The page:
As a writer and a long distance runner, I spend a lot of my day in Starbucks locations across the city, and for years I've had a massive pet peeve about their condiment stations. Anyone who has ever navigated one of these stations knows how poorly designed they are in that you are compelled to reach in front of someone else in order to get a lid or to grab the milk carafe. I've never understood why Starbucks, the masters of uniformity and efficiency, couldn't design a better station.
Having said that, you can imagine my surprise when just last week, this petty daily resentment suddenly left me, and it’s with somewhat of a heavy heart that I admit to you that I’ve come to love this impromptu "milk-lid dance" I participate in several times a day. No matter how much of a rush I’m in or how lost I am in my own little world, this shuffle, reach, and bend dance encourages me to make small talk—fleeting though it may be—and to maintain civility with other folks in my city. Come to think of it, maybe Starbucks has much more business savvy than I gave them credit for.
So what do you think brought about this radical shift in my thinking? Although I’d like to say that it was my “enlightened” choice to let go of a niggling daily frustration, it really is nothing more than a simple shift in my perception. But even more, what this has made me realize is that much to my dismay, I’m actually a “happy person”, not the melancholic tortured soul I’ve always considered myself to be, some romantic ideal of a man making his way along the margins of society.
Like anyone else who makes it to middle age, I haven’t arrived without swimming through my fair share of setbacks, trauma, and disappointments. There was a time in my life when I looked upon these experiences as something that left me broken, fractured, or in some way askew. I now see adversity as something that shapes me and to all account, strengthens me. There is no doubt that in a crisis, you meet a different part of yourself—and quite often it’s in this meeting of yourself, that you truly come to find yourself.
In an age of 24/7 connectivity, we very often feel a desperate need to carve out our own individual space amidst the endless stream of “likes”, “shares”, and “reposts”. In so doing, we erect artificial barriers around ourselves, thereby depriving us of the one thing that can liberate us from much of our sadness—a recognition of the universality of human suffering. Despite the many knocks against social media being nothing more than mindless chatter about the mundanely egocentric comings and goings of our lives, I believe that the flipside to these “superficial interactions” is that they inadvertently open a window to the universal daily grind we all endure. I know that I mine a lot of inspiration from the people I engage with on social media, and this has happened to such a degree that it has caused me to redefine what I think “courage” means. Courage has nothing to do with “not being afraid”. In fact, it’s the complete opposite—It entails all that you will yourself to do when “you are afraid.”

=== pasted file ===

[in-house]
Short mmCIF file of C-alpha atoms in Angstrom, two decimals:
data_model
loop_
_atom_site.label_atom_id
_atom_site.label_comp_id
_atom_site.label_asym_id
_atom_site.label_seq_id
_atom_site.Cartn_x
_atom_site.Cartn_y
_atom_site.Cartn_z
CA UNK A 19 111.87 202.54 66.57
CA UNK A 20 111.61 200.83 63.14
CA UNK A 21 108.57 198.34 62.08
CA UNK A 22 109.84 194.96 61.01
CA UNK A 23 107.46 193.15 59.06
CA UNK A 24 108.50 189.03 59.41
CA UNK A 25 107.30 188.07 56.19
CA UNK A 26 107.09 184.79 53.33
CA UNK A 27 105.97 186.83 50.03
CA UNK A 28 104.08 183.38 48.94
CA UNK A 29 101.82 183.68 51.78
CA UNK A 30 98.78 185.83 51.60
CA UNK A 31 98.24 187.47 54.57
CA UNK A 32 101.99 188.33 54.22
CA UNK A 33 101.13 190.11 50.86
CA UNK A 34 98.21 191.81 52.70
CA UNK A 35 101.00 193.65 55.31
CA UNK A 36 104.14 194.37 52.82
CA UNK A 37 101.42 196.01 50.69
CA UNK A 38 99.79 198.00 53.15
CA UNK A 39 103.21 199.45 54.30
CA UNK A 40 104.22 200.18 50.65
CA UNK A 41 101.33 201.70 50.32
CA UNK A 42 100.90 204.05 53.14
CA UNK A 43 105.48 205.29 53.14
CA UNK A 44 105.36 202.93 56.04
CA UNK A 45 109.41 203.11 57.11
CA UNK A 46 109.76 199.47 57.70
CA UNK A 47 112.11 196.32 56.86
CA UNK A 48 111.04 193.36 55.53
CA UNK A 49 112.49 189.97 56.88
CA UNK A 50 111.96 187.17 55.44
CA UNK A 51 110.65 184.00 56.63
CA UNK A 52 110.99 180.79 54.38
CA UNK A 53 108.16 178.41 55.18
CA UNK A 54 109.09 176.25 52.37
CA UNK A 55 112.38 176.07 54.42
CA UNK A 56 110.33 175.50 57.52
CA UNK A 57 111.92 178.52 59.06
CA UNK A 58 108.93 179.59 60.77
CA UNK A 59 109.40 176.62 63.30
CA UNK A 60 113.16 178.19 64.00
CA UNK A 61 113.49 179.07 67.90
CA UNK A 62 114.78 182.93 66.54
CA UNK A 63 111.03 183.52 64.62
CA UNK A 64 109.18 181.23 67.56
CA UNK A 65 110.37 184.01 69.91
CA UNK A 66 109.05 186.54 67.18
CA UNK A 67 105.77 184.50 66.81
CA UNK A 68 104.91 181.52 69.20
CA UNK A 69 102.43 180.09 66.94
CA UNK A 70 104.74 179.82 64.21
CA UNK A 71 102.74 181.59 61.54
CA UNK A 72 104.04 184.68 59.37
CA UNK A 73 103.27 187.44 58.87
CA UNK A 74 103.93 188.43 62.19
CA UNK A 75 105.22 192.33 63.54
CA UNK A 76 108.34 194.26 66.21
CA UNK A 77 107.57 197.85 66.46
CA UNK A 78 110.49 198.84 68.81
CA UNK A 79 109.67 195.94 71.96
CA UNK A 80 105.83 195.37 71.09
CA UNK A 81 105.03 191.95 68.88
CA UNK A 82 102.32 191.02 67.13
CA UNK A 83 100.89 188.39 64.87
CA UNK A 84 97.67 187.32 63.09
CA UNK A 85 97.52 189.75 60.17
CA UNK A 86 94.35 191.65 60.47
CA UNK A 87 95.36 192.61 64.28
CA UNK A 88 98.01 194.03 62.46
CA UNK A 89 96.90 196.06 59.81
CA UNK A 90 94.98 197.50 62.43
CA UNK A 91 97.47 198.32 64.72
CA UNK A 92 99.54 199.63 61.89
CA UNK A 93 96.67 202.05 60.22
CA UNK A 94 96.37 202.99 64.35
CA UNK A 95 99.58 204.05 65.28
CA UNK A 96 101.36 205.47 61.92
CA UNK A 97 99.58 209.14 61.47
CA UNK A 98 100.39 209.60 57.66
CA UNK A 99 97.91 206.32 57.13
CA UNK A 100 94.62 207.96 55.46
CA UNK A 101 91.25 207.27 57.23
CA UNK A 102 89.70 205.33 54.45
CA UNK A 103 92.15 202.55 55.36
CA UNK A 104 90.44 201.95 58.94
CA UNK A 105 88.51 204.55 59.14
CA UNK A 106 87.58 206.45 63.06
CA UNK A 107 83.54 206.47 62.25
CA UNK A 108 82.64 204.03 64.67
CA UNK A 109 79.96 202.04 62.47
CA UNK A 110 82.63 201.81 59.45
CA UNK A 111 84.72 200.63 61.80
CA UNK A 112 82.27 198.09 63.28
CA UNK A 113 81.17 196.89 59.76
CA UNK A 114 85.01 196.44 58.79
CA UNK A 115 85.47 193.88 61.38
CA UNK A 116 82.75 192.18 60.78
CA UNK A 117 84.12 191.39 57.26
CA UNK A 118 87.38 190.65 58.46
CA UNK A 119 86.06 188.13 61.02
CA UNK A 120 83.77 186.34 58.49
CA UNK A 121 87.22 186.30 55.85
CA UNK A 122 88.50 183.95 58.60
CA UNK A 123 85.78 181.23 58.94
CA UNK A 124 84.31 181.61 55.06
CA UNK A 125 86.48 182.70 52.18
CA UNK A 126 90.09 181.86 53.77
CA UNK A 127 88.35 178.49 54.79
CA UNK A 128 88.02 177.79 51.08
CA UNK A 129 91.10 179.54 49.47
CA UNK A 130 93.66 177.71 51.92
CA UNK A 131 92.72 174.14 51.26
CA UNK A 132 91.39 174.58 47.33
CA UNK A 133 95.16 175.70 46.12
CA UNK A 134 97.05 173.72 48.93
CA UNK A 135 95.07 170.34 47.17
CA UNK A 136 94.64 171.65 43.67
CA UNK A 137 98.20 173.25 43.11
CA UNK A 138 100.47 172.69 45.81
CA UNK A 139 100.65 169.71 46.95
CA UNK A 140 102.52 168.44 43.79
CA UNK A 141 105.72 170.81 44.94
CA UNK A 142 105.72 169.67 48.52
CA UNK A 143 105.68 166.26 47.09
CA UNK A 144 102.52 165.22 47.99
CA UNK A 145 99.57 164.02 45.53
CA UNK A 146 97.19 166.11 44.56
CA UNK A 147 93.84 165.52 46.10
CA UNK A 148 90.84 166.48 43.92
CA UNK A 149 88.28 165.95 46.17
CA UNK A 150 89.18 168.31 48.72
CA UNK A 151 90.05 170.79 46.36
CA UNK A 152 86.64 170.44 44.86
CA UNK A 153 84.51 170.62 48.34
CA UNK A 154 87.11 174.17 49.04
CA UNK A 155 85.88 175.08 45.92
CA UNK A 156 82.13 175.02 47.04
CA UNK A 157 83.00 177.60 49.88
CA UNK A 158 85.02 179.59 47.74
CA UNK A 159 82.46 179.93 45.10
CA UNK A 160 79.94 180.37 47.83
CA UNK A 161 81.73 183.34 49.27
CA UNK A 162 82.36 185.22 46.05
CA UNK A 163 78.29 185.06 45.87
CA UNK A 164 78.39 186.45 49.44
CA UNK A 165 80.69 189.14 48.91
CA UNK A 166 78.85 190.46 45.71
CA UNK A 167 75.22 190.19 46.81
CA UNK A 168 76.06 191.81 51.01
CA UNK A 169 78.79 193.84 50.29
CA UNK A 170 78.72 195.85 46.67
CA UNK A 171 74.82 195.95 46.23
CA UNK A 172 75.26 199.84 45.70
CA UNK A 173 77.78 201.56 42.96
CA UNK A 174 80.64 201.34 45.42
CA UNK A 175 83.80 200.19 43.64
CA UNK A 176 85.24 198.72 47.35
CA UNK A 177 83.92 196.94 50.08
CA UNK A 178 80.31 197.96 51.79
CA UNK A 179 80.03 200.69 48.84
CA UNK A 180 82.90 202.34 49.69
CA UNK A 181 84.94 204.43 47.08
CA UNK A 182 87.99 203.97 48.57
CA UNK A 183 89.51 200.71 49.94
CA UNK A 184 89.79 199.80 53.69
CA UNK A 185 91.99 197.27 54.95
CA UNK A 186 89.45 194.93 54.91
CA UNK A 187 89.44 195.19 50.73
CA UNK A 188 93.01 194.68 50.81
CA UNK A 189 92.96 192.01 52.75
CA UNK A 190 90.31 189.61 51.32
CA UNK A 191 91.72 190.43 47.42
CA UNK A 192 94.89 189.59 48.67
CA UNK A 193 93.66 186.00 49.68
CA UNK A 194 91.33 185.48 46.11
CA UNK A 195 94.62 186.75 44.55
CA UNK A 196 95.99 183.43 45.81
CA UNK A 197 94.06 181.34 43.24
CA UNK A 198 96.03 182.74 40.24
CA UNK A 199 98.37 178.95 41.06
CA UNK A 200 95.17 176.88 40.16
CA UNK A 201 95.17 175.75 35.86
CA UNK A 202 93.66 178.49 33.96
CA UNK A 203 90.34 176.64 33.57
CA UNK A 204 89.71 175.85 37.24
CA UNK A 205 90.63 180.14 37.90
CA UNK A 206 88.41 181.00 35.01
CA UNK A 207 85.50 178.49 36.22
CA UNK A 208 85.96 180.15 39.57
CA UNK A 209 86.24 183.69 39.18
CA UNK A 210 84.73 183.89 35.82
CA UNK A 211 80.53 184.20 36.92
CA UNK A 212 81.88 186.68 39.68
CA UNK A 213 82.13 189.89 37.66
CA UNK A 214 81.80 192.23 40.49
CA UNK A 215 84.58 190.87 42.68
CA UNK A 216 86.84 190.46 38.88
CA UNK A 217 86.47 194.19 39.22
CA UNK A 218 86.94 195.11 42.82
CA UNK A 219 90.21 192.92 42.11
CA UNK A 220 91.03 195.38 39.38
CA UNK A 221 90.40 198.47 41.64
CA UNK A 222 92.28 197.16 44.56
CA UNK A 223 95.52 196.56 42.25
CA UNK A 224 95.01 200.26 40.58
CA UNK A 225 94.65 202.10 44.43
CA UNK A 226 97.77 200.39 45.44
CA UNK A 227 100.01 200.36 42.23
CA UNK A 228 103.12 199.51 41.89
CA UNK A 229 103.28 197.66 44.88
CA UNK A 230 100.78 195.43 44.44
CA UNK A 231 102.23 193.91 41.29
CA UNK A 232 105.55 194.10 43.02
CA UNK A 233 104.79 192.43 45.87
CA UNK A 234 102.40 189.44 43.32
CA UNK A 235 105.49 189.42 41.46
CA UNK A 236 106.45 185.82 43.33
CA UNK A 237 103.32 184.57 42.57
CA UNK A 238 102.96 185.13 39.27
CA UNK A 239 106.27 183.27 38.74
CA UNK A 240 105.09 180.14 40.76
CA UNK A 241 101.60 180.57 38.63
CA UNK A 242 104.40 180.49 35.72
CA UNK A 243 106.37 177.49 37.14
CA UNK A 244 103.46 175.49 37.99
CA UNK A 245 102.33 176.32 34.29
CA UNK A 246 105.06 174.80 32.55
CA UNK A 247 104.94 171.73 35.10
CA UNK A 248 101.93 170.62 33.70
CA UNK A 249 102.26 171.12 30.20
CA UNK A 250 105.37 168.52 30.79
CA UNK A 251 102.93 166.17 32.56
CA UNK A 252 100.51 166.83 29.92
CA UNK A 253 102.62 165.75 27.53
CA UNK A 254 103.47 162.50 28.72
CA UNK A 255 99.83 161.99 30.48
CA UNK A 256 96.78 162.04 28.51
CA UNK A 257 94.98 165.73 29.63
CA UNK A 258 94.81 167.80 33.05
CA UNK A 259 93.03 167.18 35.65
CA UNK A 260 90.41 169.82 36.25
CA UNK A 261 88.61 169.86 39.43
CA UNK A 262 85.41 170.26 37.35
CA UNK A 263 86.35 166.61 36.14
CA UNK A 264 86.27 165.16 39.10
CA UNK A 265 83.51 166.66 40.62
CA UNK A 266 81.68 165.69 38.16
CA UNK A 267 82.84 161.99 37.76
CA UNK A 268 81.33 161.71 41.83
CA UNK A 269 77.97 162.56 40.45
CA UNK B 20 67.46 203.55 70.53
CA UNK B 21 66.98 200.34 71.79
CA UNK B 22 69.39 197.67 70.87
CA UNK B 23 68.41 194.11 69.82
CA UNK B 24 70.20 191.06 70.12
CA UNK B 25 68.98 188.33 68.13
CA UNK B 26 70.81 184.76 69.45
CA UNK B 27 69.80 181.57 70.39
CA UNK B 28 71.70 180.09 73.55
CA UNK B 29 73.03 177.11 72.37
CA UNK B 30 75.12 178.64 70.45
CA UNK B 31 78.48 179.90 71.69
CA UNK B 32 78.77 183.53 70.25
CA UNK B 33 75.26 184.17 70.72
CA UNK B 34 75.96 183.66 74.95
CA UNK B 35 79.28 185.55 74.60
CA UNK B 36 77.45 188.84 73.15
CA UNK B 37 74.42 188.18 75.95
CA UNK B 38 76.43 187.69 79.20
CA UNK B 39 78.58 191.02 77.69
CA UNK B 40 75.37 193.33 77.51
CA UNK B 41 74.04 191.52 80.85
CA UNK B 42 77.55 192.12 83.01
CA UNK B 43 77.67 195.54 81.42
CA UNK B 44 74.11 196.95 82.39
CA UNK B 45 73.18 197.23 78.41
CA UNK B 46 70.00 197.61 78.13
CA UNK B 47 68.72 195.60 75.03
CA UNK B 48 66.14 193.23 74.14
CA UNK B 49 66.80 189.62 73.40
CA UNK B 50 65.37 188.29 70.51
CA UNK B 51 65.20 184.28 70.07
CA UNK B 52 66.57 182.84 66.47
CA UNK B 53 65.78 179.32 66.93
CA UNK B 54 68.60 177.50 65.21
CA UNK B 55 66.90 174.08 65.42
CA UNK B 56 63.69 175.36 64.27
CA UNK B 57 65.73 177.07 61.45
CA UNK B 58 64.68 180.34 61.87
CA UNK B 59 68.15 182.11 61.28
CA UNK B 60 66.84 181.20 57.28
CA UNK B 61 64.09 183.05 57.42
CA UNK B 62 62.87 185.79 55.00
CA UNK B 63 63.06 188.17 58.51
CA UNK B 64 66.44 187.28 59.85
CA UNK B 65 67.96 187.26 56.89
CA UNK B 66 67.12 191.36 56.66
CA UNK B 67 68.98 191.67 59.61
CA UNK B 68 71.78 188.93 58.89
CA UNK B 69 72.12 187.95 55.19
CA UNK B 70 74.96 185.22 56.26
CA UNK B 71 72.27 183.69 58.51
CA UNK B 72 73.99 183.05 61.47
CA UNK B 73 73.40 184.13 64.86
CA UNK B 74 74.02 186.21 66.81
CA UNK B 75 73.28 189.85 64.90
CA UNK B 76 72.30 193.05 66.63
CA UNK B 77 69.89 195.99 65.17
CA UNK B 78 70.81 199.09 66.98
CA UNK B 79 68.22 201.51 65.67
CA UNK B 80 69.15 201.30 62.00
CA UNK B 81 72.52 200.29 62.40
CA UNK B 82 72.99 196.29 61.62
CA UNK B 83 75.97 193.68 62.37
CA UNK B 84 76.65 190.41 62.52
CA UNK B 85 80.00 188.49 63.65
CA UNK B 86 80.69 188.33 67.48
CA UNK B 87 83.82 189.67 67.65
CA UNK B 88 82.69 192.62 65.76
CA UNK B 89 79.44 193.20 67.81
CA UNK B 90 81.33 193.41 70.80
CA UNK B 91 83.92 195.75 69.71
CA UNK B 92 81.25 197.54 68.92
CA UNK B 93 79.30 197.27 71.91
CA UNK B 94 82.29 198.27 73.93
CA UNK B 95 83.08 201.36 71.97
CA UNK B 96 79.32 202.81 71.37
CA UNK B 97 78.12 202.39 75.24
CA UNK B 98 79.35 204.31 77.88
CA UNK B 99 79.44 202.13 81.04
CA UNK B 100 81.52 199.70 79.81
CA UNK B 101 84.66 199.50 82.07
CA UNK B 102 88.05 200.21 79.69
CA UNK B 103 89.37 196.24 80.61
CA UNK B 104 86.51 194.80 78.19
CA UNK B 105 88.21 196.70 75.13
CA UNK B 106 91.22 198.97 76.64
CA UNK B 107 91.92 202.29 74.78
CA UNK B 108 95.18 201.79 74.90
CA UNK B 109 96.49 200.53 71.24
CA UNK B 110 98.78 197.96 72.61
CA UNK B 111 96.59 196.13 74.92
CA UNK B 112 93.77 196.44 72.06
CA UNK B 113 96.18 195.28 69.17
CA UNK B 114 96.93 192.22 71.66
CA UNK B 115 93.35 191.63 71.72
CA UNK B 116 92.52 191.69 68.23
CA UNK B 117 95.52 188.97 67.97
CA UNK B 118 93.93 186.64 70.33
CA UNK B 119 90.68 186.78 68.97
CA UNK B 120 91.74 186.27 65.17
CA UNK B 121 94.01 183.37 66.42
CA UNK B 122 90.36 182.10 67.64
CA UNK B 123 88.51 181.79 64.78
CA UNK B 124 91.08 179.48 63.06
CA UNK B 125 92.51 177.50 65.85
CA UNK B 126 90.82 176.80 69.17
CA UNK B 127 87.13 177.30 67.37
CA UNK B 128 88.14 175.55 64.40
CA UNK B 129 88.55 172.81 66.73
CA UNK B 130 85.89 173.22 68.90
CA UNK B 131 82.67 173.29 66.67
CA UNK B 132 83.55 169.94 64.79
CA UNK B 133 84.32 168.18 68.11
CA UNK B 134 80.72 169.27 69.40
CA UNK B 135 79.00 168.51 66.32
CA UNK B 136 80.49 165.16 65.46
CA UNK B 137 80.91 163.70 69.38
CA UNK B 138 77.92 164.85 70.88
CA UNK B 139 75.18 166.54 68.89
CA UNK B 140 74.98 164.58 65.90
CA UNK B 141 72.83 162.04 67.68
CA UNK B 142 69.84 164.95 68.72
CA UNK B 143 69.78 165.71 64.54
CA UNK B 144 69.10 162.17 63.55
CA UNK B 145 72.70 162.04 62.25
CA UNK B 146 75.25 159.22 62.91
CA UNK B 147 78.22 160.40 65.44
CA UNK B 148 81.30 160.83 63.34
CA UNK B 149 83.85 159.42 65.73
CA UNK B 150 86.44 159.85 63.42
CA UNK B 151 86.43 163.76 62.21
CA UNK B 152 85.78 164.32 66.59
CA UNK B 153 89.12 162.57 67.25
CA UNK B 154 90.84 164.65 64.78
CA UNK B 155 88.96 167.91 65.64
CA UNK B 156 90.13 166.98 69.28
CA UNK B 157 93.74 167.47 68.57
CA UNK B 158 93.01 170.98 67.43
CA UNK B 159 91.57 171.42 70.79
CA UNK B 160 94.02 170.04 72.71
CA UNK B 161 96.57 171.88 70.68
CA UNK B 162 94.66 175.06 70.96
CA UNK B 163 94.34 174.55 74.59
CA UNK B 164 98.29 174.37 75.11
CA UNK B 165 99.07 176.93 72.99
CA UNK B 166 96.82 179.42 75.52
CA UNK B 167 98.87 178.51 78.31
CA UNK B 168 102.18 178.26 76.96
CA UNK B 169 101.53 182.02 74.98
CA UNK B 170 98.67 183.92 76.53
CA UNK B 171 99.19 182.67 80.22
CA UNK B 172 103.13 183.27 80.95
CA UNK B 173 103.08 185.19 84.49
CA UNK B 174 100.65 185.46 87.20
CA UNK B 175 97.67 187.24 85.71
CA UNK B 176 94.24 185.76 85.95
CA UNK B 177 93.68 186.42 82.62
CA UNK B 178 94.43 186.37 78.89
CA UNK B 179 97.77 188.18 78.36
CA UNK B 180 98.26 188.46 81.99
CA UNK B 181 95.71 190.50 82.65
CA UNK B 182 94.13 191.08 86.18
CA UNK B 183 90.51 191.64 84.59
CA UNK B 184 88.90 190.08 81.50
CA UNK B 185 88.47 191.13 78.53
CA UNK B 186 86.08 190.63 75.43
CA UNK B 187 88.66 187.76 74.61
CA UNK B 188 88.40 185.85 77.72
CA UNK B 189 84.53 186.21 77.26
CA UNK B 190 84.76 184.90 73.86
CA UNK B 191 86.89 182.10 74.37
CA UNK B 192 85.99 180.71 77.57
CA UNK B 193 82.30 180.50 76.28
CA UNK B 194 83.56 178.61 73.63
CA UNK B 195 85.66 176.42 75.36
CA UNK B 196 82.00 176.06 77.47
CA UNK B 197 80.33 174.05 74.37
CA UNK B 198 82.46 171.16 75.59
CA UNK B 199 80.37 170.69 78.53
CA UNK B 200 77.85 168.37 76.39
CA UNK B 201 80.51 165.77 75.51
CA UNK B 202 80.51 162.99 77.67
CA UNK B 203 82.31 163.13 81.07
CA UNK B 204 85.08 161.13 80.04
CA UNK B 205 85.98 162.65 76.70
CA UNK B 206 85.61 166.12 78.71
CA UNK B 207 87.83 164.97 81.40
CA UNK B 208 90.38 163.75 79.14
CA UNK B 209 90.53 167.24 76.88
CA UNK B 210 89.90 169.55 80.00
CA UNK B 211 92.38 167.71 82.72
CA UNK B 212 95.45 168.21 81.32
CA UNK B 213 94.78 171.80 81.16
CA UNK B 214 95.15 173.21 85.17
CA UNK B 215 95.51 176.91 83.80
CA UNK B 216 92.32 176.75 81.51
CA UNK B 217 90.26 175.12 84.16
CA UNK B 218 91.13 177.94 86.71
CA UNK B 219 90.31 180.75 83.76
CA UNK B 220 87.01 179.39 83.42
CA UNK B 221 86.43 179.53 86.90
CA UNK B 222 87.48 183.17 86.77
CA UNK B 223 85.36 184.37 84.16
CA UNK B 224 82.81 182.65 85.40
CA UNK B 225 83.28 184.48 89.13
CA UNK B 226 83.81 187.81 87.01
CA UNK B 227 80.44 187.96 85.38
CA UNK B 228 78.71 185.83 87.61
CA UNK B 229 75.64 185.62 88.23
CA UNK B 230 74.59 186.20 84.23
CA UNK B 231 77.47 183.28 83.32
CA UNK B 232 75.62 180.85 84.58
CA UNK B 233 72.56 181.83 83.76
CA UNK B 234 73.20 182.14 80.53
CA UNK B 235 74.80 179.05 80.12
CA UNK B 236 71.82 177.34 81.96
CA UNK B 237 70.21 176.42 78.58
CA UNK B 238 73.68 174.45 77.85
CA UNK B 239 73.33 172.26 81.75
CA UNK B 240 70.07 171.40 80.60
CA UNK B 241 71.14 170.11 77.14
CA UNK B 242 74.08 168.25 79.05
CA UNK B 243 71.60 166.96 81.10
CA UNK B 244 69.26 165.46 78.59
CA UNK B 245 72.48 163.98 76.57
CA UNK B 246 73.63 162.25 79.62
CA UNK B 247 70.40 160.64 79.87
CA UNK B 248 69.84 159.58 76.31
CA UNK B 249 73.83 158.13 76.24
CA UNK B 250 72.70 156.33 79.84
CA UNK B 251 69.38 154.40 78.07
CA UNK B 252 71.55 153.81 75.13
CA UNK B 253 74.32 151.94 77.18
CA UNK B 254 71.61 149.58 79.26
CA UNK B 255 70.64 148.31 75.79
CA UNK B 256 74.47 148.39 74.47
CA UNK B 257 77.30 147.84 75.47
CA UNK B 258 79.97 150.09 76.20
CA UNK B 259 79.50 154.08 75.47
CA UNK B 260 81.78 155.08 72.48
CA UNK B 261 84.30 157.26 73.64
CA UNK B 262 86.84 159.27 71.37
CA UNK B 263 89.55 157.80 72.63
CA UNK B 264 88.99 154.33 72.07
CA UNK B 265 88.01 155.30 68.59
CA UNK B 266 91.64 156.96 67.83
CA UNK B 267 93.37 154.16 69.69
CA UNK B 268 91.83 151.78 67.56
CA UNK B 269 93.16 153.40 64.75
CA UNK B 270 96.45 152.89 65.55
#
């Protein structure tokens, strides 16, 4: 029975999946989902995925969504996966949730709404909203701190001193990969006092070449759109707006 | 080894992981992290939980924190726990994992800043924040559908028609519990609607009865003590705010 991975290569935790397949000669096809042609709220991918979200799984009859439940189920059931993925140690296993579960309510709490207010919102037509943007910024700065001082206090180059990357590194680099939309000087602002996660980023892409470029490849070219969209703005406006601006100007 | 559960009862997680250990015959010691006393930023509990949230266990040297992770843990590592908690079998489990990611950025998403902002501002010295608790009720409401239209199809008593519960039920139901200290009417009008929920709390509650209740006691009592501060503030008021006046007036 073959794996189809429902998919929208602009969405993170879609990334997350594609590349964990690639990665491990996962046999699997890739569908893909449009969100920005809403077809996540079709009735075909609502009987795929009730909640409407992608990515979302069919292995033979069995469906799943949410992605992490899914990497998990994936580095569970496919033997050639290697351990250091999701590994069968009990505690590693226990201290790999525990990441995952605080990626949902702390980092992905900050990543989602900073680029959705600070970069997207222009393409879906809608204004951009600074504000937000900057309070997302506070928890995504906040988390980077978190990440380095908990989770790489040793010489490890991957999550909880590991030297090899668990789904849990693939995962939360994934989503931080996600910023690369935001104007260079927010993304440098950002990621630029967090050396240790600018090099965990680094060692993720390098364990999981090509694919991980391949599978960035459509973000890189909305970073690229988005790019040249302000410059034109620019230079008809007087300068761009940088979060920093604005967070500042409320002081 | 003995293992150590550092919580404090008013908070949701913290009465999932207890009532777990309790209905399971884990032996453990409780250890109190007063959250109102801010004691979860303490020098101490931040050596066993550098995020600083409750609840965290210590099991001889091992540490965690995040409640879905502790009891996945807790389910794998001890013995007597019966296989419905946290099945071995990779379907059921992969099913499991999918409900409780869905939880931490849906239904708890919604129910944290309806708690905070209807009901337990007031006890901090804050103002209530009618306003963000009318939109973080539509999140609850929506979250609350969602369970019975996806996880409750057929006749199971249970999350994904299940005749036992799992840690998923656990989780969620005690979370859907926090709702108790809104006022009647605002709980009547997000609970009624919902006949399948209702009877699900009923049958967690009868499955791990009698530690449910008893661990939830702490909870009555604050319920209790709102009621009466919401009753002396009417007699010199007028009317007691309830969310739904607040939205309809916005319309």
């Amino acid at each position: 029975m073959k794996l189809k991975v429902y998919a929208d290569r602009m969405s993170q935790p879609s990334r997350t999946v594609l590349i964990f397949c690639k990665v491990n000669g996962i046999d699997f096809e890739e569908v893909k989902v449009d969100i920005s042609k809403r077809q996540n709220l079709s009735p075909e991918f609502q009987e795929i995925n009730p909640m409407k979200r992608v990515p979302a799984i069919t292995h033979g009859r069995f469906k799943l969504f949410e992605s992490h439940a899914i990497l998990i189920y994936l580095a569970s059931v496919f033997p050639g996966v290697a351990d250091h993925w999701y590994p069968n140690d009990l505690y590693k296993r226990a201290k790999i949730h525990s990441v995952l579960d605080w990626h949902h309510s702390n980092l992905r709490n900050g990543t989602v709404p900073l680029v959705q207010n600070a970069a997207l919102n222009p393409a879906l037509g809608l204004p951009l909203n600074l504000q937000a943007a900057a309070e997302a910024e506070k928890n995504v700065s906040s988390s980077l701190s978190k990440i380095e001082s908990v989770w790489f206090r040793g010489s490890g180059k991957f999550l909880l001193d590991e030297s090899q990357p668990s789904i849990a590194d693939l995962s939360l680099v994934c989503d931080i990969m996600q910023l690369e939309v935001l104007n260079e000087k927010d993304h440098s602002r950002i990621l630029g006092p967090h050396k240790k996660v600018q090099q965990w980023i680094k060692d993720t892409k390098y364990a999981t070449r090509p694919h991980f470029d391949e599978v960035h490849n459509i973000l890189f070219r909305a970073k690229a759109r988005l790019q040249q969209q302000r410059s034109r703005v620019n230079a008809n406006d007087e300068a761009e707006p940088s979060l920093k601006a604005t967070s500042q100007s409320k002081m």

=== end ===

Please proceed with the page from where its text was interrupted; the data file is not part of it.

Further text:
Deep down, we are all in search of a little inspiration, a little hope. I was discussing this with a friend yesterday, and he told me that he sees “HOPE” as an acronym for Hearing Other People’s Experience. I was blown away by the clarity of that concept, and how it perfectly encapsulates the power of connection and its ability to make us reach for greatness. So once again I find myself in need of a slight change of perspective. Instead of railing against the constant influx of digital connectivity, maybe it’s time for me to really listen to and gain insight and inspiration from the experience of others. Today, I strive not to be remembered for making the most noise, but for creating the silence on which others can paint their words. Hope lies in connection, and in connection lies freedom.
By far the most horrific experience of my life arrived the day I woke up with the realization that I had been betrayed by my own mind. The world I had constructed to insulate myself from past trauma had come crumbling down around me. But what I wasn’t aware of was how surprisingly easy it is to live a lie, to convince yourself that your past is not connected to your present, and that you can build a sarcophagus around your hurt with no threat of the radioactive ooze leaching into your life.
What we often forget to acknowledge is that falling apart may in fact not be as catastrophic as we think because in actual fact, what is more than likely happening is that we are falling together. It all comes down to perspective, and believing that nothing falls apart that wasn’t in some way fractured or unstable to begin with. It takes us a while to see things as they really are because we humans are hardwired to either run away from discomfort, or numb ourselves to avoid acknowledging its presence. In either case, there comes a time when we must confront that which doesn’t sit right in us.
After the initial dissidence of coming to terms with our inner demons, we arrive at a calmer place that I like to refer to as an “emotional oasis”. An oasis is an isolated area of abundance and fecundity that starkly contrasts the barren lifelessness around it. We see these in nature, precariously located amidst the most unforgiving terrain, and we can also see these as people, thriving in the most toxic social, political, and even familial environments. For me, running served as my oasis—my reprieve, my haven that permitted me the time and space to thrive until I became strong enough to delve into the work that needed to be done to acknowledge the trauma I experienced as a child, and the fractured and convoluted behaviors I adopted to keep this trauma at bay.